There is a fort on each headland of the horseshoe shape, and two hills which can be climbed for a splendid view of the city. The views are quite breathtaking. Sam and I spent a few hours exploring and climbing the headland. The fort has areas called batteries, and one of them is called the Battery of Napolean because he took the city of placed his army in the fort. About a decade later the Spanish reclaimed the city in another battle and the French surrendered in that very fort. There is a sign that marks the spot. It is incredible to be walking in the very place where such major historical events took place.

    There is a museum in the fort, and the chapel is in the centre of the fort right on top of the hill.

    This city has about 400,000 inhabitants and it reminds me of Newcastle in terms of size and scale.
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  • Day8

    Atmosphere and Culture

    July 5, 2018 in Spain ⋅ ⛅ 19 °C

    The atmosphere and history of European cities reached out and grabs you and drags you into its spell. It is captivating to learn about the culture and history of each new people, the Basques being a new people and culture to me. They are respectful and do not behave drunkenly or disorderly. They obviously respect their culture and what it means to their families. All the families seem to work together in their communal projects, including the restaurants and shops.

    The culture here does not revolve around massive shopping centres like it does in Australia. The individual shops are all side by side and provide a specialty and they don't try to do everything.

    The historical buildings are all architecturally attractive and they are preserved carefully. There are a couple of modern buildings that have been architecturally bold, like the concert hall and the museum, but they blend with the old rather than create any dissonance.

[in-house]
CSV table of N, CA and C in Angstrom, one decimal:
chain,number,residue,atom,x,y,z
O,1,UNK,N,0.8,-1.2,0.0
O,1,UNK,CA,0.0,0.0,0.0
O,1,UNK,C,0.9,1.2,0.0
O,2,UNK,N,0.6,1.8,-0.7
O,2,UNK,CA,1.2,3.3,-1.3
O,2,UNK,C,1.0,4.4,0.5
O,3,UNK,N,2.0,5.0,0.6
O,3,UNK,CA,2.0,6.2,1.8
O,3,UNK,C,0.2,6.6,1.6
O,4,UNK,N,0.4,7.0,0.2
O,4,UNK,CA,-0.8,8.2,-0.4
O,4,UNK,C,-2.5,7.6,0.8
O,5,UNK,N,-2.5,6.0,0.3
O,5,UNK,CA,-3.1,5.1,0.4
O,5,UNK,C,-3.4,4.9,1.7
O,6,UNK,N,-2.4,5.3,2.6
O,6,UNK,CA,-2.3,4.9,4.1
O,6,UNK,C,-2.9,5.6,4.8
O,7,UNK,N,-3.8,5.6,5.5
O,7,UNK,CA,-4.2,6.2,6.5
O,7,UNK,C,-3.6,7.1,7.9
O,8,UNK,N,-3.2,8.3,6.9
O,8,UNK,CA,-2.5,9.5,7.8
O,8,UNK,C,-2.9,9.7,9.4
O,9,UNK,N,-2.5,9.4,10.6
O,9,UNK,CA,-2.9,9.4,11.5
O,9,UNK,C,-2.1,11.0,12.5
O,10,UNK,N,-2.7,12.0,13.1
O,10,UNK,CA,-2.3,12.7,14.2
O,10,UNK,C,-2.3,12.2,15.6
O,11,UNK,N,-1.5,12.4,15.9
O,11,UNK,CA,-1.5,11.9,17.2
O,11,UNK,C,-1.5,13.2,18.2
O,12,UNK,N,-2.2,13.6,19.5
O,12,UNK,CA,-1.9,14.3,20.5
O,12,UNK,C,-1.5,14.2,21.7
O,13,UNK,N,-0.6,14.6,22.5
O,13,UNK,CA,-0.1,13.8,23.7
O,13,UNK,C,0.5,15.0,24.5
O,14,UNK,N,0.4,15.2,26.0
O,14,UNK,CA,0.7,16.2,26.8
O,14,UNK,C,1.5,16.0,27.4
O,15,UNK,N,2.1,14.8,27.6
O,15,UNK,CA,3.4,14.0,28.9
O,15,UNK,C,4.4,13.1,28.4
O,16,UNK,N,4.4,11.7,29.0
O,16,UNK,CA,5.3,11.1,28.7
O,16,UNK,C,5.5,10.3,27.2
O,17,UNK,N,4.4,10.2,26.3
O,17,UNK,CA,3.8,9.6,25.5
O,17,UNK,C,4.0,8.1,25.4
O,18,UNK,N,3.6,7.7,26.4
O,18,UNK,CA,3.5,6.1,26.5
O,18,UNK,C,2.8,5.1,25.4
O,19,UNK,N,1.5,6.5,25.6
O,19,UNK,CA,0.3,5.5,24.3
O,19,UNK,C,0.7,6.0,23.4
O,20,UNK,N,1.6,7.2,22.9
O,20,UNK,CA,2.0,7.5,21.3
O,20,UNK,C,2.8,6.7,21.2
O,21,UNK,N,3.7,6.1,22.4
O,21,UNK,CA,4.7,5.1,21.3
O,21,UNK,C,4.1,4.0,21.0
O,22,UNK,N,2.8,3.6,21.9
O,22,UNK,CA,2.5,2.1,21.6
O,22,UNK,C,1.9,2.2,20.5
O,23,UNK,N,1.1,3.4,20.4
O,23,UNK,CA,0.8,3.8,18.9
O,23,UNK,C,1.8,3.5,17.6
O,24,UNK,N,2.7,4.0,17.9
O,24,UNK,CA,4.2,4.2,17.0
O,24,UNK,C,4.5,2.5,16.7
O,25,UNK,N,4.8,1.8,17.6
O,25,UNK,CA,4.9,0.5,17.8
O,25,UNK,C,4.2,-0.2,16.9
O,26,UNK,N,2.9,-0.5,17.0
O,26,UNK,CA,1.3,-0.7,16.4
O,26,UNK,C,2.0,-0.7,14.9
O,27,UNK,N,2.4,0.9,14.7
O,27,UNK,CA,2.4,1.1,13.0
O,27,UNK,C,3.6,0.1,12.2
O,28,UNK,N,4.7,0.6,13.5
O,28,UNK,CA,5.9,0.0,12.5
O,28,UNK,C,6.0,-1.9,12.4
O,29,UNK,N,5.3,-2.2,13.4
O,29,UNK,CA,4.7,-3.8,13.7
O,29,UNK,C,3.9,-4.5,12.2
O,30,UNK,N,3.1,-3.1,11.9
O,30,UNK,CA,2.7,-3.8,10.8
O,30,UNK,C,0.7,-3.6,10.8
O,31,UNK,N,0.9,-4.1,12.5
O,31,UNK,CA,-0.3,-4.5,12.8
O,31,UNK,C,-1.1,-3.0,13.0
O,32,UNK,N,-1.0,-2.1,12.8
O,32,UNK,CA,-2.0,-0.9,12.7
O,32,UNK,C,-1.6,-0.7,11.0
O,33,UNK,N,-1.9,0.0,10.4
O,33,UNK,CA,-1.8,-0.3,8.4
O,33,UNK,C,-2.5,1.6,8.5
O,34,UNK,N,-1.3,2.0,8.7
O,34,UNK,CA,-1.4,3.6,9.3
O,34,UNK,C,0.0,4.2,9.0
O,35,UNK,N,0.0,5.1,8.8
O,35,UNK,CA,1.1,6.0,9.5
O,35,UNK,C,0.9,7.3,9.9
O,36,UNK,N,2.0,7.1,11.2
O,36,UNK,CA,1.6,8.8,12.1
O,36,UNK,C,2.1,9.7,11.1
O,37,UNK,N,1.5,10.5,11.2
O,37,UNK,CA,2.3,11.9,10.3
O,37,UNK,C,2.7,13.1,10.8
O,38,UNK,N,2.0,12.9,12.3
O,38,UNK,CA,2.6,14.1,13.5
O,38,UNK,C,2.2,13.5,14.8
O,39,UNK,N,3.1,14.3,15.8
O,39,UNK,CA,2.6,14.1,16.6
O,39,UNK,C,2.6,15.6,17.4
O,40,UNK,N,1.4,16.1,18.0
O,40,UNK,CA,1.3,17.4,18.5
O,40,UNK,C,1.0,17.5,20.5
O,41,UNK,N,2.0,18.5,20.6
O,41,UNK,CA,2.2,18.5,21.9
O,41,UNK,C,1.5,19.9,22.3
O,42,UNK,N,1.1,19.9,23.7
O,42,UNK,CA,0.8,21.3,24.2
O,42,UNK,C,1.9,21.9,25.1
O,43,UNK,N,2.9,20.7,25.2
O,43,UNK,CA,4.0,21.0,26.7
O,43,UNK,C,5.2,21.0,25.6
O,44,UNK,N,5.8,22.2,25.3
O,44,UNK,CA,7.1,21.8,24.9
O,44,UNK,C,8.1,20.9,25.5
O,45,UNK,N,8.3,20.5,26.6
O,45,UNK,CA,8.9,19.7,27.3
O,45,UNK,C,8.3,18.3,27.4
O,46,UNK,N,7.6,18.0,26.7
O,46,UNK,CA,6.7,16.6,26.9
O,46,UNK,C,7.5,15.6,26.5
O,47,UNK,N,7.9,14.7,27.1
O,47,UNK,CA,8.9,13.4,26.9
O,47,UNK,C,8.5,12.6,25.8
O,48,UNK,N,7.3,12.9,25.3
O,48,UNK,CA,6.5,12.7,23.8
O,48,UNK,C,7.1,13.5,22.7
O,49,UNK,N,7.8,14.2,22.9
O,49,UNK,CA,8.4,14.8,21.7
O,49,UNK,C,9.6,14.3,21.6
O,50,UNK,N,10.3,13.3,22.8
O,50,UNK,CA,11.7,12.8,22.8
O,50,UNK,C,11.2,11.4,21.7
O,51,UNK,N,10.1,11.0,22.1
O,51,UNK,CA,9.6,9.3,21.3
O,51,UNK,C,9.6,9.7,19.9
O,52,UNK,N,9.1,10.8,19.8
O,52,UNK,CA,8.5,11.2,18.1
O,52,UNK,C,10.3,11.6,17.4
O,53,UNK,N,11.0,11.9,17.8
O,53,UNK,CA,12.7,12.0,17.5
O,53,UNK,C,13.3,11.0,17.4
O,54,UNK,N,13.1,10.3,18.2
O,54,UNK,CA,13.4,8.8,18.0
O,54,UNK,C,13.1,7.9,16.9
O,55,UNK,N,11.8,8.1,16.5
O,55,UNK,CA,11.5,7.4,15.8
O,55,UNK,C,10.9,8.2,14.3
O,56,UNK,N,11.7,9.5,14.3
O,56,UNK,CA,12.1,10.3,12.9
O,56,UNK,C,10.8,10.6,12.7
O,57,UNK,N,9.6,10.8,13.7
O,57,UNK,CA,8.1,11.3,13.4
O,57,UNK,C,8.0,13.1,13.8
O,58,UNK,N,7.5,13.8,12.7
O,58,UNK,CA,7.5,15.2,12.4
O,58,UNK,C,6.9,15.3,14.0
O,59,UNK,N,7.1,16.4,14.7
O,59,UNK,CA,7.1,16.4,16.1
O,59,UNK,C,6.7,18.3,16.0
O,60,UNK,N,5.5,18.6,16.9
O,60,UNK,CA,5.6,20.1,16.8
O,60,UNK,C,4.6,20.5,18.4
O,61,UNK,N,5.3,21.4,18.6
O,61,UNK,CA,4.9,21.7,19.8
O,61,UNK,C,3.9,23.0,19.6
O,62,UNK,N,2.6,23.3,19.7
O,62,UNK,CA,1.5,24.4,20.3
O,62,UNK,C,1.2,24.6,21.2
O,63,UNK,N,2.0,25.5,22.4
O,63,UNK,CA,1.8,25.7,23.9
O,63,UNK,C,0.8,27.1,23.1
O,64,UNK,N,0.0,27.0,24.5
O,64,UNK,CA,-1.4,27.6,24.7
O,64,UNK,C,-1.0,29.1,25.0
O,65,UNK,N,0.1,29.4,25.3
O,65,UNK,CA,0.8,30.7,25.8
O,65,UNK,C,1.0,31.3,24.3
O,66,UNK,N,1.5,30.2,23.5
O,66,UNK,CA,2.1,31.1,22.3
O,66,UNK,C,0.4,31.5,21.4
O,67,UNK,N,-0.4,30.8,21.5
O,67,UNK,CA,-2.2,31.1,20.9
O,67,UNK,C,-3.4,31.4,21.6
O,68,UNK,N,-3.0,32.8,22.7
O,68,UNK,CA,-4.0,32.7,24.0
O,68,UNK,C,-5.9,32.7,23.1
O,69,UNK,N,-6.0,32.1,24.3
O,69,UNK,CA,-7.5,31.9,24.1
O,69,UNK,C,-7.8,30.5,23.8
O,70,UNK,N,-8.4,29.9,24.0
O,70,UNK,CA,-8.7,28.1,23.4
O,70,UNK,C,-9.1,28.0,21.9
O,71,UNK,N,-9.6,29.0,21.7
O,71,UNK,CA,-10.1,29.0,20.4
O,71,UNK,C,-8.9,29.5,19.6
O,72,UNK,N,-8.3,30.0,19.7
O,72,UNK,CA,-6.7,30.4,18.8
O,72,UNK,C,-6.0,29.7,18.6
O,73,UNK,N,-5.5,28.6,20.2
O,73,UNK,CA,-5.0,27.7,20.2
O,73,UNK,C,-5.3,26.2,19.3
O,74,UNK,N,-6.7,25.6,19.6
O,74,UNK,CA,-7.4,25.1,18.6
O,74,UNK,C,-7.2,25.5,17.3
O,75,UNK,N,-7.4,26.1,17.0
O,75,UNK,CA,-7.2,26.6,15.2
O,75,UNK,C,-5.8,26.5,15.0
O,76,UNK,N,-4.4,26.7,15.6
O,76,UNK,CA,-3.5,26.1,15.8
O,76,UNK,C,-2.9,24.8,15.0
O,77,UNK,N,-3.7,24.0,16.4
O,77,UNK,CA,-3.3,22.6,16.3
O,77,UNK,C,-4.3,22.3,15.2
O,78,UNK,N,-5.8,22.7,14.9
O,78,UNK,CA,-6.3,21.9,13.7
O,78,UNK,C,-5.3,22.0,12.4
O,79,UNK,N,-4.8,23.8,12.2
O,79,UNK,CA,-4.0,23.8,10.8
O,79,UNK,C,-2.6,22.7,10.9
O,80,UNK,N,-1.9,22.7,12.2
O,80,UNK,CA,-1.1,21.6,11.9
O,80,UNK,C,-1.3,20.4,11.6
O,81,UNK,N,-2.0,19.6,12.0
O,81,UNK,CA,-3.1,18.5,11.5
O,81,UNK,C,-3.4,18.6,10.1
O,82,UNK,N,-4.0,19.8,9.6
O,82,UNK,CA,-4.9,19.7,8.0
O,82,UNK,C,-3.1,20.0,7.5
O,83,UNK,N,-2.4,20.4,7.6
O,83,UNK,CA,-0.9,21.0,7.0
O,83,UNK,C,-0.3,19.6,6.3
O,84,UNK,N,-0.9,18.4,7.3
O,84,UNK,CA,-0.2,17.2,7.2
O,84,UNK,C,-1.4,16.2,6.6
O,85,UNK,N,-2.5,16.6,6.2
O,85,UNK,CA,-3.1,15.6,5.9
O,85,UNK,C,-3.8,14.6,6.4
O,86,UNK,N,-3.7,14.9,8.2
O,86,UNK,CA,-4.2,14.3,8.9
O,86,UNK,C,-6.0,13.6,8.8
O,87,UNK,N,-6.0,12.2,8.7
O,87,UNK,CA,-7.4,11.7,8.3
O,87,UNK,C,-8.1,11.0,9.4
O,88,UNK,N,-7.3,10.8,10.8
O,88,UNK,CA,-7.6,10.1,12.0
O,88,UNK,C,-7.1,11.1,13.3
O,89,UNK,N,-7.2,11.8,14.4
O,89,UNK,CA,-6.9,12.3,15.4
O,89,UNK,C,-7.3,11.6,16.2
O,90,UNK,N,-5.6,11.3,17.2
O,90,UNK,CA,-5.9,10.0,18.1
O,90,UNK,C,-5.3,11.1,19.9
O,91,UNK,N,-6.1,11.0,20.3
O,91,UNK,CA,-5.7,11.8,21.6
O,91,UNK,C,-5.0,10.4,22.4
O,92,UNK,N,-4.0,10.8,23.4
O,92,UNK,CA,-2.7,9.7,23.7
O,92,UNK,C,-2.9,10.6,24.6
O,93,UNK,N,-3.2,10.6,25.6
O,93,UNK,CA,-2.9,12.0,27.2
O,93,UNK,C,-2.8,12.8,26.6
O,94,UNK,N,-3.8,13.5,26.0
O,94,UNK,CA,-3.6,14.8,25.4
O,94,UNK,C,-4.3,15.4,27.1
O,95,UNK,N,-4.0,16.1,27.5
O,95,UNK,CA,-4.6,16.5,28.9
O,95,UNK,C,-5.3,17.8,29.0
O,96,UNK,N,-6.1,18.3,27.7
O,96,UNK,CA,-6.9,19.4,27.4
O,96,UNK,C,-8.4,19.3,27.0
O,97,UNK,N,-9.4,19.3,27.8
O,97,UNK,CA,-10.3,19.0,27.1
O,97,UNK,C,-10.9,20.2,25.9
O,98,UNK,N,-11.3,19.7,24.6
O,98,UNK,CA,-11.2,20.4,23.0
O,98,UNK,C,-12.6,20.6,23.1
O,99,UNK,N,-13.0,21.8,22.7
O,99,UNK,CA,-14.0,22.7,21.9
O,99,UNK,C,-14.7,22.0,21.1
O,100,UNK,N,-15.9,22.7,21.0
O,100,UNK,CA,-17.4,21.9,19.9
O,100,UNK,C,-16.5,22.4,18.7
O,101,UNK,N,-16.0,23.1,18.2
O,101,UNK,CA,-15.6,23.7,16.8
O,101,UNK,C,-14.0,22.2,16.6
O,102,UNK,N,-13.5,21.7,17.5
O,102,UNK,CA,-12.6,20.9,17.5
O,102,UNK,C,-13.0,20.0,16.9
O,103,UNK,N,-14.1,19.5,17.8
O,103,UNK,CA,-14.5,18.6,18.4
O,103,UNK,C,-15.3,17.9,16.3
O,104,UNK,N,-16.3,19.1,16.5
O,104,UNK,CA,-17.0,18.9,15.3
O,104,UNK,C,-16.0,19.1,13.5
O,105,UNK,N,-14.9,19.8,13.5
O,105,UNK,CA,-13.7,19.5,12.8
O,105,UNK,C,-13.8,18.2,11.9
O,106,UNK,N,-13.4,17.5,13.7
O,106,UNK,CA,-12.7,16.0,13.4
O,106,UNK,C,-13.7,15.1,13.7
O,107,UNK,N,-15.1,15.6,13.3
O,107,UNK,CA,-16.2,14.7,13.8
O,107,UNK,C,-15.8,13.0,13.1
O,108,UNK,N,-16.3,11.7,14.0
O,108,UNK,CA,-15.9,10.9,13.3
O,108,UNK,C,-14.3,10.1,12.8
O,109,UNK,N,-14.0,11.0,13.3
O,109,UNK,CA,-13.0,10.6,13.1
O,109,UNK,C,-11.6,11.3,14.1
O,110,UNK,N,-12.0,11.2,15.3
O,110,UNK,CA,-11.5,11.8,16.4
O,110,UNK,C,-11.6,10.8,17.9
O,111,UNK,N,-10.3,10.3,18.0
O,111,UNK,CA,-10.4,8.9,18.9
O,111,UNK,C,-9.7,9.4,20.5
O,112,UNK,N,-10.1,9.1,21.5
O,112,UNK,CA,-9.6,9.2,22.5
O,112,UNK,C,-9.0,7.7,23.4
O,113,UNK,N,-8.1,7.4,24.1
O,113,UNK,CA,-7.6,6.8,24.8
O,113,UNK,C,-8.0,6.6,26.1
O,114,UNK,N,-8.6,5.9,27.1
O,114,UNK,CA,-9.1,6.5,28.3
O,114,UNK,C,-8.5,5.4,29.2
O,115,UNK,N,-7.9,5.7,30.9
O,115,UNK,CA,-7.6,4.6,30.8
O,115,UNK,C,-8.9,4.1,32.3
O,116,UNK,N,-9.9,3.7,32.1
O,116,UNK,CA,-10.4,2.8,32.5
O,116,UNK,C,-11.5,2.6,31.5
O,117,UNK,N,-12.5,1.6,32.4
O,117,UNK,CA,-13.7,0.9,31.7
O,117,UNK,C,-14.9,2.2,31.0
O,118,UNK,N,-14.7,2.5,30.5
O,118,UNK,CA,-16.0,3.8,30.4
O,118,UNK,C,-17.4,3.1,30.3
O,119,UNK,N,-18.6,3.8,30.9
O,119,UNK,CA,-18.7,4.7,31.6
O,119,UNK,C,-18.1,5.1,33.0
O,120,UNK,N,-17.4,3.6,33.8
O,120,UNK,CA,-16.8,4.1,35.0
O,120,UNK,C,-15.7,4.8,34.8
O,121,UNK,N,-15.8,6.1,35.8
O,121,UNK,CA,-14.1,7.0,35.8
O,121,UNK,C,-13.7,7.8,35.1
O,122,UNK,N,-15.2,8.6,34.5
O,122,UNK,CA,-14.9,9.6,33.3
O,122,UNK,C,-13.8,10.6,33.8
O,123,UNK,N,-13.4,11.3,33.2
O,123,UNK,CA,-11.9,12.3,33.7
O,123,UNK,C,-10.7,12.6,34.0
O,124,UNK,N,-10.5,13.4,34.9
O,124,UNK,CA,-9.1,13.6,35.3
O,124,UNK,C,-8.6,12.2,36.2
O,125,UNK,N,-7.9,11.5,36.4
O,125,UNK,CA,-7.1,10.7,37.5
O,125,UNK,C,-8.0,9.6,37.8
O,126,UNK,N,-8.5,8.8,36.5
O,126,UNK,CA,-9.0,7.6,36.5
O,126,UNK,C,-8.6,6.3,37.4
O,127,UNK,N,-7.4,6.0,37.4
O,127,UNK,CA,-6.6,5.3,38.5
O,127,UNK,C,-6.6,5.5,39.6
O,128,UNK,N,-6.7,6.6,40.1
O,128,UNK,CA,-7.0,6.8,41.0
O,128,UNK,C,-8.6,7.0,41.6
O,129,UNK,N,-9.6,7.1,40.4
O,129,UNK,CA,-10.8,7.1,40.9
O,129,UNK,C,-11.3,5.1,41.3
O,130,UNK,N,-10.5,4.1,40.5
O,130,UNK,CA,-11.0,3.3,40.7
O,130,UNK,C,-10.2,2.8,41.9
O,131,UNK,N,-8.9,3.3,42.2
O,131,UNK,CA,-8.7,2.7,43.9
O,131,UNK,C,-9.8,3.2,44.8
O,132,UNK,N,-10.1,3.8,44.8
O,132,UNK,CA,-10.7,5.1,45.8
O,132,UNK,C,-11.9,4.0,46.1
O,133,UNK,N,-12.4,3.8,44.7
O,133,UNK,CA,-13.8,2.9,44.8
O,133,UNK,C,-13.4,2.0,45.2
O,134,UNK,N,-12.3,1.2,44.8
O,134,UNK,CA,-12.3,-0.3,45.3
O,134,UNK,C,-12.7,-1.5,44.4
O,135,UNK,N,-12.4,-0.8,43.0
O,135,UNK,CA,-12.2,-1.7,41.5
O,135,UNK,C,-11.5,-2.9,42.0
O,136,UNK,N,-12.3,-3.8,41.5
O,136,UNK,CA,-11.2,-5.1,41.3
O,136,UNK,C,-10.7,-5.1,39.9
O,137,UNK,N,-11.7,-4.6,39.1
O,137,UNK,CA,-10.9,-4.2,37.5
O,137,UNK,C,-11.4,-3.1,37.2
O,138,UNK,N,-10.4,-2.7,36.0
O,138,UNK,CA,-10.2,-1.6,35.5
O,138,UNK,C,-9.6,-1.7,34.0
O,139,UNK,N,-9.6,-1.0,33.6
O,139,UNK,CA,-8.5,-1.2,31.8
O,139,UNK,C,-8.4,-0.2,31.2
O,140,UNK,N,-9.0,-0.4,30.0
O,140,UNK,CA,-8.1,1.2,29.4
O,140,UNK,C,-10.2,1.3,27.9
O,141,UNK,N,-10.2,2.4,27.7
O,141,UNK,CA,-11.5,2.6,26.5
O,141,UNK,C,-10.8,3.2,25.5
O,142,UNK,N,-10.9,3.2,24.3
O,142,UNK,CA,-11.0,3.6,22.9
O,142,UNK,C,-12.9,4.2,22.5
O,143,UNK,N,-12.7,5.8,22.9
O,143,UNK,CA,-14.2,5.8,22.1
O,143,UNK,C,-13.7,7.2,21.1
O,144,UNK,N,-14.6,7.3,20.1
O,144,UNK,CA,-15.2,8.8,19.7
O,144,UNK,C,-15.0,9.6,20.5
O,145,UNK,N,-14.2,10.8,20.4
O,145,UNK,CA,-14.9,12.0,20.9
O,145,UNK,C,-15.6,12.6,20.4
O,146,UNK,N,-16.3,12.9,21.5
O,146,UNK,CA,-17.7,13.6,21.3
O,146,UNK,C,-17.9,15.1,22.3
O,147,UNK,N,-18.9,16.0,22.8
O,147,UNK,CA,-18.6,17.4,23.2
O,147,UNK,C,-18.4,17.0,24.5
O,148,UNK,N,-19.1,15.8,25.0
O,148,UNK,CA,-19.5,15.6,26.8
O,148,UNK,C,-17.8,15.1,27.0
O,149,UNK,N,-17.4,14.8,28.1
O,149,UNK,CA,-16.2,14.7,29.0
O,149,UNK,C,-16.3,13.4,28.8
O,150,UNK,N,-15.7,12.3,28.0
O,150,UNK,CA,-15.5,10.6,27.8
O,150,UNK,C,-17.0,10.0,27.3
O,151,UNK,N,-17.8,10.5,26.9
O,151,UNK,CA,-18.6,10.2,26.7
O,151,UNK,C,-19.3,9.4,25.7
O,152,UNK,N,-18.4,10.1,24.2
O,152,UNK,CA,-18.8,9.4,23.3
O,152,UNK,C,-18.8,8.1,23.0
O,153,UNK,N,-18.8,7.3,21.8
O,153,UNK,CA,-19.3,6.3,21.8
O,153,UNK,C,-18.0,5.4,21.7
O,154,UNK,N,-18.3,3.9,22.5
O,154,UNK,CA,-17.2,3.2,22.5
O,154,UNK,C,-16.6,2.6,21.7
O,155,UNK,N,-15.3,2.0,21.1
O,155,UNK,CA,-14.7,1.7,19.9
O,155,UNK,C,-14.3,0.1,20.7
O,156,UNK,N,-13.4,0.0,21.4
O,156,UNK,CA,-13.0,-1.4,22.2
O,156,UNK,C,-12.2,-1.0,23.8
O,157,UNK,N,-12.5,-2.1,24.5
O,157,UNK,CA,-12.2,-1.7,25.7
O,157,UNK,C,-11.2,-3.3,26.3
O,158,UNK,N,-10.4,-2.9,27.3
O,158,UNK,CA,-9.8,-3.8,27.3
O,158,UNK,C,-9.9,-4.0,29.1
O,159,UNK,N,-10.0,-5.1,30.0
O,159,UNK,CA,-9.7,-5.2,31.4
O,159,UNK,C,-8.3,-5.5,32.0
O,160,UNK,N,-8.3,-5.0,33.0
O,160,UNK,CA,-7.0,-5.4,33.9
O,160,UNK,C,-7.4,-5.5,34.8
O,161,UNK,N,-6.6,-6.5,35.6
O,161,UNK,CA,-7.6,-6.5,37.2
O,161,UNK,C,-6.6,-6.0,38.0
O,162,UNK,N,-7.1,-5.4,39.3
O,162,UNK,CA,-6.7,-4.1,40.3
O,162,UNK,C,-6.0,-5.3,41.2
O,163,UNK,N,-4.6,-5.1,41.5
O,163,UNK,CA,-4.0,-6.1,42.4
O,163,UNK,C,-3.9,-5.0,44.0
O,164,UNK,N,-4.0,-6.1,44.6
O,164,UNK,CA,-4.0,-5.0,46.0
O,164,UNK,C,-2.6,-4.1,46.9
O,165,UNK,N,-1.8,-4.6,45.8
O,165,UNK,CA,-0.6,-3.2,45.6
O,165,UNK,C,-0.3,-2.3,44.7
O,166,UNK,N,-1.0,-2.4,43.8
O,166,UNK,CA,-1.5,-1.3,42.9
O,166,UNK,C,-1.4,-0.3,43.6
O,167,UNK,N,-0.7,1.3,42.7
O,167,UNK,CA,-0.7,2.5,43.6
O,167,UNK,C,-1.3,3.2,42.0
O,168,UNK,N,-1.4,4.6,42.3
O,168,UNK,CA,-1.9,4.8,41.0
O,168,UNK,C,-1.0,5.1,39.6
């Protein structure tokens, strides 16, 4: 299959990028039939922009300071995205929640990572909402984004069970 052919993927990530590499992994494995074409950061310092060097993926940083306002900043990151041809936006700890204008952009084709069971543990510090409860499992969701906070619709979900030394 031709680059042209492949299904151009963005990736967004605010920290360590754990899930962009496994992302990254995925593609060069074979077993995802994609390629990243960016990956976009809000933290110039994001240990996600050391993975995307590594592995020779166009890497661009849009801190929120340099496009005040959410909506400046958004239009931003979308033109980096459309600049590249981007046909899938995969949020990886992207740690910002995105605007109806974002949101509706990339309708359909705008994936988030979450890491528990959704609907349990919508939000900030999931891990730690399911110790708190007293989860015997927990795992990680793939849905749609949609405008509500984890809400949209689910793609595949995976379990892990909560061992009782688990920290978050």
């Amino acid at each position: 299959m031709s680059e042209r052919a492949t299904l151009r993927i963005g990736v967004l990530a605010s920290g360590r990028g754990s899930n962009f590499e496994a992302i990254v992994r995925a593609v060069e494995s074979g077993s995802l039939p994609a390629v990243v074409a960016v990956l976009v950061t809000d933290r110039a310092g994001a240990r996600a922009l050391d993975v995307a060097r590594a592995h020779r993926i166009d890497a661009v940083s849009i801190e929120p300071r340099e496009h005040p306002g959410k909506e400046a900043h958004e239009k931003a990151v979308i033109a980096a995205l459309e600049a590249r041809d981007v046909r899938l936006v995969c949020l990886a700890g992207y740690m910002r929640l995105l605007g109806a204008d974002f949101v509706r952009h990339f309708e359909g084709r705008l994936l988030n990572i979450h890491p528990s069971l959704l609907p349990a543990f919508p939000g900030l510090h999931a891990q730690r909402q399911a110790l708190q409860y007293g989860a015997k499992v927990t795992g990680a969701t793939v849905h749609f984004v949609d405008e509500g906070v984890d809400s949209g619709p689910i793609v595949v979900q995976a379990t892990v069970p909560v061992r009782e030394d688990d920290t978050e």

The city is a place where one could spend weeks just getting to know and relaxing into its beauty and charm. Its are pity we only have a couple of days.

    I sat for an hour this afternoon and listened to the best busking violinist I have ever heard. I spoke to her when she concluded her time and she told me in a strong accent that she was Russian and here on two weeks holiday. She was clearly a professional and she confirmed that when I spoke to her. She plays in Russia and teaches older students. Her English was poor but when she played it was like we were in a recital in the Opera House. It was a blessed hour in the town square. Many people were stopping, captivated by the surprising quality from someone merely busking. Hundreds of people walking past felt compelled to dig into their wallets to put money into her violin case. How could you not?
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  • Day666

    Guggenheim Museum, Bilbao, Basque

    April 23, 2018 in Spain ⋅ ⛅ 15 °C

    The last thing on our 'to do' list was a visit to the Guggenheim museum in Bilbao. Heading towards this northern city we entered Basque country. Many of the road signs became dual language; Basque contained a lot of 'Z's and 'X's and most wasn't similar enough to Spanish for us to be able to understand it. As well as the language, the terrain had also changed. Steep peaks rose to the skies, many of the summits shrouded in cloud, giving them an air of mystique, like something out of Lord of the Rings.

    Will had done his research and instead of driving into the centre of Bilbao, we made a beeline for the free street parking at the top of the hill, a short walk from the funicular railway station. €6.50 got us two return trips into the heart of the city. The railway had been running for more than a century and was mostly comprised of a single track, with a short section for the carriages to pass in the middle. We were the first on and got to choose the front cabin with a great view of the sheer track leading under an arched bridge to the city below.